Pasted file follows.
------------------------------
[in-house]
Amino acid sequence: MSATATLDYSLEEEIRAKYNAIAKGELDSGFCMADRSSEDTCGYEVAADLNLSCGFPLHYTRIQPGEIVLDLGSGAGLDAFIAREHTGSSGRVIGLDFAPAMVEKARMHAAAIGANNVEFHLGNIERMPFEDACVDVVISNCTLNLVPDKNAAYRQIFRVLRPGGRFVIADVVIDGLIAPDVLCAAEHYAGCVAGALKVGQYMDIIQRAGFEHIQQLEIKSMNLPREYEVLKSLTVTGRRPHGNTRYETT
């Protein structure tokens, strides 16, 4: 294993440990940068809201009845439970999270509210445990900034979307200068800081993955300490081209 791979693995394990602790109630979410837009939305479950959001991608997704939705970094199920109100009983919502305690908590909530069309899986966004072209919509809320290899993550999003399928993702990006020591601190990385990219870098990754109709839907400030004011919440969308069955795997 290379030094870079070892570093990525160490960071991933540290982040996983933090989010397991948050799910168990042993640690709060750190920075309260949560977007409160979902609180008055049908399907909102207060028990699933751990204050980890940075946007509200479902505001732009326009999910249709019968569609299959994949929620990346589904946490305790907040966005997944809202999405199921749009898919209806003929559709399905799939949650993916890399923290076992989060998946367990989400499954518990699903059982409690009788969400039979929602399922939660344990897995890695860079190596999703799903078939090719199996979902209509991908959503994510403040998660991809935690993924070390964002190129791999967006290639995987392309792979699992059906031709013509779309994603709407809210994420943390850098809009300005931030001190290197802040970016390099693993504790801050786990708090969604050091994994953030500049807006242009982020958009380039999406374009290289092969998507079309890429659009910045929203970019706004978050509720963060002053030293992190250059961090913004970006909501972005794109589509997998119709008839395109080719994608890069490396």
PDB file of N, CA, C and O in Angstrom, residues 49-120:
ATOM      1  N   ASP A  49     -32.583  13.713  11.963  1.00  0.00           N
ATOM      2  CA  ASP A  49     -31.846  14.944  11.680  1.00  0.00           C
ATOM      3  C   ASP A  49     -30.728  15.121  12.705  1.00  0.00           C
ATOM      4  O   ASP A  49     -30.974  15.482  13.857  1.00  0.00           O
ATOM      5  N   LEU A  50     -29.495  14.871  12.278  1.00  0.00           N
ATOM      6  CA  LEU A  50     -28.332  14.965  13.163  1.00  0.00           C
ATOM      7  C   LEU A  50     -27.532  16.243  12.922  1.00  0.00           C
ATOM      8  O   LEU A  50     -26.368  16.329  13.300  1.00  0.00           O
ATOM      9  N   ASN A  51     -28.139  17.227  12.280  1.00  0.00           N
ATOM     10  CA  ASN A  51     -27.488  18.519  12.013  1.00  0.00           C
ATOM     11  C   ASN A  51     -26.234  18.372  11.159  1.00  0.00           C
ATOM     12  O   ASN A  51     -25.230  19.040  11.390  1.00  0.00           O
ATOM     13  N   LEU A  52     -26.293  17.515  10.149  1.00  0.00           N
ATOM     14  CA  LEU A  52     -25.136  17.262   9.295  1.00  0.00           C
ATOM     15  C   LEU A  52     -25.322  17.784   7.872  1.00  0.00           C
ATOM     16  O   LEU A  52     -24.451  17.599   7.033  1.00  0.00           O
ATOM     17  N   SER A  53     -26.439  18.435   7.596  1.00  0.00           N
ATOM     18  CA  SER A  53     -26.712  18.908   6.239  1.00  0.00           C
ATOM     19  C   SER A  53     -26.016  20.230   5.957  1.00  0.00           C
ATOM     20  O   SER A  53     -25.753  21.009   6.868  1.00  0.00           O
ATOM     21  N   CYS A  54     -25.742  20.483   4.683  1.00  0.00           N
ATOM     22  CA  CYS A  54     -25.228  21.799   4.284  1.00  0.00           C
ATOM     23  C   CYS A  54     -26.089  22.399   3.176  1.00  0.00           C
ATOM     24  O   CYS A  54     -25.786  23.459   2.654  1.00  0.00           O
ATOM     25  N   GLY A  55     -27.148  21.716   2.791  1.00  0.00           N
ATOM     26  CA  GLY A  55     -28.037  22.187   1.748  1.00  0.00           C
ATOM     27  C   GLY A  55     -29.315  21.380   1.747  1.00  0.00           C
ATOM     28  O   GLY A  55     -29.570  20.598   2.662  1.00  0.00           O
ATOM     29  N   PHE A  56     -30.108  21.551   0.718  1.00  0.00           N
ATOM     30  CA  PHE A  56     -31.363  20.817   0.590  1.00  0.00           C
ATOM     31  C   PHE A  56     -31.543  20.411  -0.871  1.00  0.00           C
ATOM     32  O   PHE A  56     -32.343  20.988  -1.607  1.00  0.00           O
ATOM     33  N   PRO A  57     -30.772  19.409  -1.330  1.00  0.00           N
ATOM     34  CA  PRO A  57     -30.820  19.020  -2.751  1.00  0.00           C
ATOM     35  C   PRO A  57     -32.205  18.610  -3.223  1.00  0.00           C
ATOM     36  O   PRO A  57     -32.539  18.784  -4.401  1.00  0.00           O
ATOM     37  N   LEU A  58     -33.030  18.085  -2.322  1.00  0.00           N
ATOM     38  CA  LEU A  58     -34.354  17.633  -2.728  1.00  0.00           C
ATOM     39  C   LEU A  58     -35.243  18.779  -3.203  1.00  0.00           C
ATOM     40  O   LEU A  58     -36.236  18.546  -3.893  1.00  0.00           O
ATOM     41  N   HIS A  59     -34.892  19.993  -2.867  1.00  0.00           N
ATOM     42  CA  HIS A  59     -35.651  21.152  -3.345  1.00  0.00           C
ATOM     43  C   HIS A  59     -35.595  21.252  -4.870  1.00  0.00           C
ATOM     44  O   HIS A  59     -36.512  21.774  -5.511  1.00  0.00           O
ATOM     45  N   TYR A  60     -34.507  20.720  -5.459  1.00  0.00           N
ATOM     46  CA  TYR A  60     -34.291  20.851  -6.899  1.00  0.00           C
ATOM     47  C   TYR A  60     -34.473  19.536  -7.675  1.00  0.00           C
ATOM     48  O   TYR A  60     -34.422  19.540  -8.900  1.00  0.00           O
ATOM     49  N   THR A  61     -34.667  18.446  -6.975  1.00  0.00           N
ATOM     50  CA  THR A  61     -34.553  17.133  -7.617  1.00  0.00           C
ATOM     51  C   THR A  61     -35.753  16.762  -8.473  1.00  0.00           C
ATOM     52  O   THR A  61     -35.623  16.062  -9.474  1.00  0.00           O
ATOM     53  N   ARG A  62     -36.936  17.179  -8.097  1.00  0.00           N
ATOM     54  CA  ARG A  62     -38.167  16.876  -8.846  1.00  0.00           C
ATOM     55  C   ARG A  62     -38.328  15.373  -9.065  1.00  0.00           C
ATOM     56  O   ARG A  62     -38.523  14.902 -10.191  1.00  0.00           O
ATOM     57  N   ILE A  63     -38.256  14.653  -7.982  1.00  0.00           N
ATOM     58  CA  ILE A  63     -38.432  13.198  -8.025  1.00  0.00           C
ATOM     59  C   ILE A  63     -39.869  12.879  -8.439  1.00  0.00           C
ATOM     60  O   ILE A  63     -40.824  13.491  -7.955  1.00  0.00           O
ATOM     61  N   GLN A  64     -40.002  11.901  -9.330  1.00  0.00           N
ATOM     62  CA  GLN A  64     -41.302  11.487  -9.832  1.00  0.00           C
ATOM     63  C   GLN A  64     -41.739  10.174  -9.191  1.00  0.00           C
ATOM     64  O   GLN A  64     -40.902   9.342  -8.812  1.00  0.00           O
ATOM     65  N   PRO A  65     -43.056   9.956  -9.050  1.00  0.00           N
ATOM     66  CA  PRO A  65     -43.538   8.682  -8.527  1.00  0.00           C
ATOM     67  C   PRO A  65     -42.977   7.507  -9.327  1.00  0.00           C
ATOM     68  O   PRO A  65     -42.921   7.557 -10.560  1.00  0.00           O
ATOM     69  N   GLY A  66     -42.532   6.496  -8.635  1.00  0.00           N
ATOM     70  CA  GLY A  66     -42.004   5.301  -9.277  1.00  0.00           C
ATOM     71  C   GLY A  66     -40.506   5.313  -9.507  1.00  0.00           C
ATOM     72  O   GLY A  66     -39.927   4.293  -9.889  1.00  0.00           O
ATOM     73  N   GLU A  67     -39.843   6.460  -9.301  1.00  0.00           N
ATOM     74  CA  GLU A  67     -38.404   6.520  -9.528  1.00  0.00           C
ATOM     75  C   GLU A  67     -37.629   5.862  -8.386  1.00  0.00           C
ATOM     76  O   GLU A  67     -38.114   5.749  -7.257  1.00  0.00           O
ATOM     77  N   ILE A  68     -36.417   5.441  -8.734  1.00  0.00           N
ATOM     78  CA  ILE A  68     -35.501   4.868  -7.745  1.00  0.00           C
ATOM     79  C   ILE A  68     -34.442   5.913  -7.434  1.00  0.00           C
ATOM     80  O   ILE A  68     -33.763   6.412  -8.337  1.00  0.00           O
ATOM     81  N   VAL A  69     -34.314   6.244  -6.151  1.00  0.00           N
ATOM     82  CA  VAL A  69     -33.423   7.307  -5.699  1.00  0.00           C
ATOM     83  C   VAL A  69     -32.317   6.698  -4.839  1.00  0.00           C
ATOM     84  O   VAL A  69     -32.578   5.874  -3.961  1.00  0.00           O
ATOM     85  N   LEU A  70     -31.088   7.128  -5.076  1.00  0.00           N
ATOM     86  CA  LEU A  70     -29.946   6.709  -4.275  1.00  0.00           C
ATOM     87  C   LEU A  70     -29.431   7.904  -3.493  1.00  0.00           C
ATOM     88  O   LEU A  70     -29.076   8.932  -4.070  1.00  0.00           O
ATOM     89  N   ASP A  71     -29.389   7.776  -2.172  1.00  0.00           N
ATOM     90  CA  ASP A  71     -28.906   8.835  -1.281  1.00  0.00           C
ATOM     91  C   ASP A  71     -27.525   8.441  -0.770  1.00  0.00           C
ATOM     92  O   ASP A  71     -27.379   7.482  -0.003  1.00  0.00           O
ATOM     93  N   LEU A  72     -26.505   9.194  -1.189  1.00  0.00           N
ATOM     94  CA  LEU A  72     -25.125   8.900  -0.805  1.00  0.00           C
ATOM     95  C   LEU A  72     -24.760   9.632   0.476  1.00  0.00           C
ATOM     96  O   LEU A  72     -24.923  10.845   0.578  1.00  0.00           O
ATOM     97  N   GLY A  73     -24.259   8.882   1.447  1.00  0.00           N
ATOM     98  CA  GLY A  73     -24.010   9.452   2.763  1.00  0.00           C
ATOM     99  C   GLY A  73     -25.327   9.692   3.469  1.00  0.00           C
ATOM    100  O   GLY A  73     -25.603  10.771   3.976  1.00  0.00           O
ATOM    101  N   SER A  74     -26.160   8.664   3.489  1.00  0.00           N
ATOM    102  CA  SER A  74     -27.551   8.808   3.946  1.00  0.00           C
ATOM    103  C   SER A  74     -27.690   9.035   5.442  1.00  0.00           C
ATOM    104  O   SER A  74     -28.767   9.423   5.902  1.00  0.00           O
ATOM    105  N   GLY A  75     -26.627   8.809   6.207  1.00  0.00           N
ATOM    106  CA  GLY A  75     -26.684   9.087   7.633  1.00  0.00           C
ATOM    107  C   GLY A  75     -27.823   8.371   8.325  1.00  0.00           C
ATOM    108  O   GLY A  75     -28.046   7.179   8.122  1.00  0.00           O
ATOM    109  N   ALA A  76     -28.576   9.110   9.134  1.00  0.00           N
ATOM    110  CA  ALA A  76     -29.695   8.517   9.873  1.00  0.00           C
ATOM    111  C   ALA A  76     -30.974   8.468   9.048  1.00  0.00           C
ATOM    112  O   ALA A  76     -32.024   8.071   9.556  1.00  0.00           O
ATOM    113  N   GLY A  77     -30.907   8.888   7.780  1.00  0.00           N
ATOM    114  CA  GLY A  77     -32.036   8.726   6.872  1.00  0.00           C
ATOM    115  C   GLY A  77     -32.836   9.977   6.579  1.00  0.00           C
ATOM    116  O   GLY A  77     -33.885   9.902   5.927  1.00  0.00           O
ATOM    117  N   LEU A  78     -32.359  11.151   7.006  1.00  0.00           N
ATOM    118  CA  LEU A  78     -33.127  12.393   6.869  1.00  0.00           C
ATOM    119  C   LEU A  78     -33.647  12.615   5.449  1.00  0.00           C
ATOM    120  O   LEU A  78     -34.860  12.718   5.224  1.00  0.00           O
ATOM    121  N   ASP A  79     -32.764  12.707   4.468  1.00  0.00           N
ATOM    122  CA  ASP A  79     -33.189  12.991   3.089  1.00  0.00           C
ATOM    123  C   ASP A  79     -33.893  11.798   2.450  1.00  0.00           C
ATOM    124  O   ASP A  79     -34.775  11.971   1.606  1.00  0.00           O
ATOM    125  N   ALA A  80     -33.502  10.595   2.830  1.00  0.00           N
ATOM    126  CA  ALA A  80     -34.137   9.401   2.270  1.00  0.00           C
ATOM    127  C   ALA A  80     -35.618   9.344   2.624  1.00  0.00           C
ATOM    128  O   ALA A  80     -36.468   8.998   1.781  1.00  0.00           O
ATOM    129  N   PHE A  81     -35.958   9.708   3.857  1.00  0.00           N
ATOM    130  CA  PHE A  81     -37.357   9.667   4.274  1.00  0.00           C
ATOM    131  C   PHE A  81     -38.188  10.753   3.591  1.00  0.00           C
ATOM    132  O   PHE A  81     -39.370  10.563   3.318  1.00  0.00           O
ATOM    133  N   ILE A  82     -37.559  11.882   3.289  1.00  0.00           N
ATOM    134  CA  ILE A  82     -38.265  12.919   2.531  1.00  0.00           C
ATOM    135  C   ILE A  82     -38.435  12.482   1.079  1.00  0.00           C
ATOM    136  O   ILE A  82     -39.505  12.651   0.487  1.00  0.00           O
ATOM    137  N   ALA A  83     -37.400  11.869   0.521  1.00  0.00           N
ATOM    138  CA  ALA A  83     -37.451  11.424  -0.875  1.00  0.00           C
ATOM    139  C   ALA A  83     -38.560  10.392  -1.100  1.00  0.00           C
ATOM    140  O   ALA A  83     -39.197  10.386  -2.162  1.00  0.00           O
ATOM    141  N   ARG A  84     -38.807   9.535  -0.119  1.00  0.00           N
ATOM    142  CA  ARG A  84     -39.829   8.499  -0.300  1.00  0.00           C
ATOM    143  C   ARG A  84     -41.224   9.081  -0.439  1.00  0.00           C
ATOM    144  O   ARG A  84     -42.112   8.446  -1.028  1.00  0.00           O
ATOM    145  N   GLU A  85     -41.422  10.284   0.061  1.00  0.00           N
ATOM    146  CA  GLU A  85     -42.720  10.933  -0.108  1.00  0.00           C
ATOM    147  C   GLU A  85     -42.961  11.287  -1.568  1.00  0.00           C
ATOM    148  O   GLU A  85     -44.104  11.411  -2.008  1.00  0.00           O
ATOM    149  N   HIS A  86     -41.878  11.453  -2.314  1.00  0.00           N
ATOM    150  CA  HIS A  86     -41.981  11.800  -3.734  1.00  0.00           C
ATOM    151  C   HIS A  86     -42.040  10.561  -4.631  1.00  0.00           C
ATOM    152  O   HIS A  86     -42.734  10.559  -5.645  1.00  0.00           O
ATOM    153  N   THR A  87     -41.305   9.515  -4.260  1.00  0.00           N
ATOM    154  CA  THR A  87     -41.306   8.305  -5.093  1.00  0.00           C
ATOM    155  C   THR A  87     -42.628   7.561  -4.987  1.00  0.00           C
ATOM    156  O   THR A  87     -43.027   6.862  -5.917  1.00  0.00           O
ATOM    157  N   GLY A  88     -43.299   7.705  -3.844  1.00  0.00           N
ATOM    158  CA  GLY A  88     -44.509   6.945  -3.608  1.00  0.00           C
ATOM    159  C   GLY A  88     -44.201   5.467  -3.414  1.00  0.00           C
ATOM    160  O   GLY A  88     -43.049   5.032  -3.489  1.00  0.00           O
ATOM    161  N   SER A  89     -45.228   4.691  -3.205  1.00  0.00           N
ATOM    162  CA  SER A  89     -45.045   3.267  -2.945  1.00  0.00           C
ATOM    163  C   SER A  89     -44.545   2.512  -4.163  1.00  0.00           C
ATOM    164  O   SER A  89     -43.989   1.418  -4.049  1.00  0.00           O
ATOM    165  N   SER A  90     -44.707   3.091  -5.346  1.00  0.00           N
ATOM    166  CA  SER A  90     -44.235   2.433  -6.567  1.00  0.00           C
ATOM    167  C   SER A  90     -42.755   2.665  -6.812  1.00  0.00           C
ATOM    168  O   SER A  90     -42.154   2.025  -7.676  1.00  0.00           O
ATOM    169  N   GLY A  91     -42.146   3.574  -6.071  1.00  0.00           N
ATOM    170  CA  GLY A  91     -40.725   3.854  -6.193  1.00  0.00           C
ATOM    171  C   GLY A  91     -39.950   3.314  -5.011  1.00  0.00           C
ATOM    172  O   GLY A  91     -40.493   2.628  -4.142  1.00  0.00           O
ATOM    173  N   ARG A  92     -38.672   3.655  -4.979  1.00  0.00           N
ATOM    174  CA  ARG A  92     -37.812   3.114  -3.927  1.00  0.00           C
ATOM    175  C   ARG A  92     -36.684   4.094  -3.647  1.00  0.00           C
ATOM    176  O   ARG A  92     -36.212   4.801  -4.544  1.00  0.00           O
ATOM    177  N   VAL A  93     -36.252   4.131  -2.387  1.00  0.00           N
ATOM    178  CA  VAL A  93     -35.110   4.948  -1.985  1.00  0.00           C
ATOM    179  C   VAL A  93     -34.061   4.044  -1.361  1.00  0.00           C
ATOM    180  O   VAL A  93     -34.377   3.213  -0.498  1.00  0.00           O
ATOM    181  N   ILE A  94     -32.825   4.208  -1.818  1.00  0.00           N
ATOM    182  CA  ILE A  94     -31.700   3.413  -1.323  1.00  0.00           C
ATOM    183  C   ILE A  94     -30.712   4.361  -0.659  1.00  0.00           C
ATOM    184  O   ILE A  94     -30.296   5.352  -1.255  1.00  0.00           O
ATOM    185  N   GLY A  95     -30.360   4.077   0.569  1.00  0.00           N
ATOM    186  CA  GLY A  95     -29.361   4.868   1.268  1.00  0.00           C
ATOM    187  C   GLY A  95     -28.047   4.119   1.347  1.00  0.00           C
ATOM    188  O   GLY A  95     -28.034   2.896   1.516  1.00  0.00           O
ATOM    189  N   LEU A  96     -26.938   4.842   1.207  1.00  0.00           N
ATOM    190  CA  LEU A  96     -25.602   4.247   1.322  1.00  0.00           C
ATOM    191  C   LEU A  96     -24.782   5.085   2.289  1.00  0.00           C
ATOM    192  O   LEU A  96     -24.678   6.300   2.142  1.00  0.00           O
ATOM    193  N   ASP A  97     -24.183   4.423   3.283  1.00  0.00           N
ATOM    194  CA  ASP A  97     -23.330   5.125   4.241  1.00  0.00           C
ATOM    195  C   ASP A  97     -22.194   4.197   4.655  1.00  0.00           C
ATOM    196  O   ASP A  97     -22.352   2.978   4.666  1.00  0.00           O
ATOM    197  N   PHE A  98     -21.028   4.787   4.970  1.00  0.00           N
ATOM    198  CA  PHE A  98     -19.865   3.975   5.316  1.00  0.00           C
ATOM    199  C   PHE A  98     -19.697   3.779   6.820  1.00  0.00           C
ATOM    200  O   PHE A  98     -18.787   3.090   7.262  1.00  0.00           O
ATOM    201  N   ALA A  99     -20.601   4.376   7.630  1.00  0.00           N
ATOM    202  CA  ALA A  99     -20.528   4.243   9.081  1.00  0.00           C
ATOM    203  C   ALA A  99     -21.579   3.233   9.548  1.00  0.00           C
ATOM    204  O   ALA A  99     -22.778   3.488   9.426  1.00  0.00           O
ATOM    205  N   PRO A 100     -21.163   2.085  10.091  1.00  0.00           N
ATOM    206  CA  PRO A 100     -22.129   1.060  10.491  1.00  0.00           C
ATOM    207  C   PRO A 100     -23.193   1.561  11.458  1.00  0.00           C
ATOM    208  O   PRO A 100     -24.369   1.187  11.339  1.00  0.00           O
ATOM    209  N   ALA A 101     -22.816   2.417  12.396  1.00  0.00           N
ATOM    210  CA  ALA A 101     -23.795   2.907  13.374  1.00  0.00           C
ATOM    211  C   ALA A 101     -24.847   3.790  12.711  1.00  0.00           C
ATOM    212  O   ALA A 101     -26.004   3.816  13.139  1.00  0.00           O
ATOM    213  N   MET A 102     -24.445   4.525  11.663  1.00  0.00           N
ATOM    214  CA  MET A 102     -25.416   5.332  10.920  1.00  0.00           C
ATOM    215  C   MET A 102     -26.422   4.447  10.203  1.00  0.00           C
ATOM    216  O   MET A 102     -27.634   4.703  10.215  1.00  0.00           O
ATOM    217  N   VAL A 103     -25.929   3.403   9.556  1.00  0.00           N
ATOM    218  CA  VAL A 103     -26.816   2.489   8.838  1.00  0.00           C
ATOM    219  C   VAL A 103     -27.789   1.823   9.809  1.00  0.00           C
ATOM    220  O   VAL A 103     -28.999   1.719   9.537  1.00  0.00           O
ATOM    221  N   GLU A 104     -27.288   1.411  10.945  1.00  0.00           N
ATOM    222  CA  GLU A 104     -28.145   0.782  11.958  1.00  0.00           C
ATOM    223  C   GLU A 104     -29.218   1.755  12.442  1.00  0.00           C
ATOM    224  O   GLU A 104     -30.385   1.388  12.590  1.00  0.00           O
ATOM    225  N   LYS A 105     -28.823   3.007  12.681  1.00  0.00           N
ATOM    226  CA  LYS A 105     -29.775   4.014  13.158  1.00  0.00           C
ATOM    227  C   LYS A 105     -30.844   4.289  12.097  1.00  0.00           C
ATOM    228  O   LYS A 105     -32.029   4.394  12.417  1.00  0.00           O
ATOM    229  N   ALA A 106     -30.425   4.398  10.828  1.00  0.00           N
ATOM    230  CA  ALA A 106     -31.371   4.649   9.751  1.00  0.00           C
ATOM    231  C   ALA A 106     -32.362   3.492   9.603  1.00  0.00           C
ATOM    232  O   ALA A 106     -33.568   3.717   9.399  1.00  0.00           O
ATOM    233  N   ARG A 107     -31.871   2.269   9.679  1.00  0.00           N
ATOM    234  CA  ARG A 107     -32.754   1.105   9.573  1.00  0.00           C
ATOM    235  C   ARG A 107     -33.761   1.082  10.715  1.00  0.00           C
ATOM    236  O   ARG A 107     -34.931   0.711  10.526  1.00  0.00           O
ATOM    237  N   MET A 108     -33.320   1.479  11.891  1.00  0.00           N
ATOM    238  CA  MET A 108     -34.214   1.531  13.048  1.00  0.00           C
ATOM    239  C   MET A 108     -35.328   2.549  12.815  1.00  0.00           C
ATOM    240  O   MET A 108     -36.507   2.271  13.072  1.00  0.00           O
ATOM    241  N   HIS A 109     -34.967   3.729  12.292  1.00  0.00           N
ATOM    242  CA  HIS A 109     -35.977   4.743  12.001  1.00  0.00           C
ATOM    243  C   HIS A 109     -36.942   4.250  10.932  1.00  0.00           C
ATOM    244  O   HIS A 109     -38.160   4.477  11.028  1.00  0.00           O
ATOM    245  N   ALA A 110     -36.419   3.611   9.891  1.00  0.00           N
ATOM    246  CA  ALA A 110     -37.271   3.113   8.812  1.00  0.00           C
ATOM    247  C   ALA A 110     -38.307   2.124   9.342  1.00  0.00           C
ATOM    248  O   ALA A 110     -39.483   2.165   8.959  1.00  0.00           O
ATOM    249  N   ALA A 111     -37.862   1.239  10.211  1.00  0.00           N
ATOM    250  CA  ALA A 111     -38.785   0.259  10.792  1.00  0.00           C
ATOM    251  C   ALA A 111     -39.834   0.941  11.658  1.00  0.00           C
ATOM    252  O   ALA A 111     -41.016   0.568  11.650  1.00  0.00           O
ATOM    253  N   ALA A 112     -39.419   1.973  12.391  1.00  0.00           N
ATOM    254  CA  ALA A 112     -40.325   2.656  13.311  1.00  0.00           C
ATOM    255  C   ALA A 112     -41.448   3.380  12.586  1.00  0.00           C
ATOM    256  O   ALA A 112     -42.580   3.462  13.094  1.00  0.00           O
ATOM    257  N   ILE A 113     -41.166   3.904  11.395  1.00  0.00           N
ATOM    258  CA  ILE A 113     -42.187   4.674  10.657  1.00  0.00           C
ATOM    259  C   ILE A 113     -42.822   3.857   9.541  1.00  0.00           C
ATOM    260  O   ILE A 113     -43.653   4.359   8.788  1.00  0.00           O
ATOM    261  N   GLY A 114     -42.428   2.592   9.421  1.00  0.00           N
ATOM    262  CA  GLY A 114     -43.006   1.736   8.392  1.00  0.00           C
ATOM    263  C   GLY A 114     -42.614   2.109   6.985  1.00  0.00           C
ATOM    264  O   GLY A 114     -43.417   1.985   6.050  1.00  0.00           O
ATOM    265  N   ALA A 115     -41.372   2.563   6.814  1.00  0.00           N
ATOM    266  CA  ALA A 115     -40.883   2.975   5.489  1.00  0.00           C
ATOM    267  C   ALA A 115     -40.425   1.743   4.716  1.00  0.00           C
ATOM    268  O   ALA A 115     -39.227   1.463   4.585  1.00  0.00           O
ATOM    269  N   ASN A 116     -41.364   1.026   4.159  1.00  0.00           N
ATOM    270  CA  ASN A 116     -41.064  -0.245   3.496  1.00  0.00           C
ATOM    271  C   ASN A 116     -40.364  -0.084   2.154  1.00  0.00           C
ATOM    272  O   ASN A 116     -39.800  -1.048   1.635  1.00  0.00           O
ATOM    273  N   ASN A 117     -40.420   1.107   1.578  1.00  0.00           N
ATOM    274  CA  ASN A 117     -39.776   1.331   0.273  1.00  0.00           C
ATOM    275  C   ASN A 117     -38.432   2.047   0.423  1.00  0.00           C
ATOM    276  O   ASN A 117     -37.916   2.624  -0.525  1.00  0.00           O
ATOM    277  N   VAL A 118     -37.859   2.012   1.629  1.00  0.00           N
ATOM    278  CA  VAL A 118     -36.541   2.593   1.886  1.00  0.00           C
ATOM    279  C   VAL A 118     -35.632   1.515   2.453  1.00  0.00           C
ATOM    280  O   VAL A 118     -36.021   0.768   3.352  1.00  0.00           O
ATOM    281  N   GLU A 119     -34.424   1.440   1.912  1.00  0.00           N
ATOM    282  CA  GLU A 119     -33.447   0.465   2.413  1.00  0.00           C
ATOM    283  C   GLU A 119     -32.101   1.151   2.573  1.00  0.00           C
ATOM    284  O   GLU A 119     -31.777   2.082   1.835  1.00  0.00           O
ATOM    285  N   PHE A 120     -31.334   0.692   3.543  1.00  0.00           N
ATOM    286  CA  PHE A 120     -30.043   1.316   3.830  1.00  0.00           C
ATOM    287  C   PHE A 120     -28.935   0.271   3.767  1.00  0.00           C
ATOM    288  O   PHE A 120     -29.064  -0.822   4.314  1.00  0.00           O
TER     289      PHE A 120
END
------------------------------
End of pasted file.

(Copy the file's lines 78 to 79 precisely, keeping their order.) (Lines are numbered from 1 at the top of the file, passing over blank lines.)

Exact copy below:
ATOM     74  CA  GLU A  67     -38.404   6.520  -9.528  1.00  0.00           C
ATOM     75  C   GLU A  67     -37.629   5.862  -8.386  1.00  0.00           C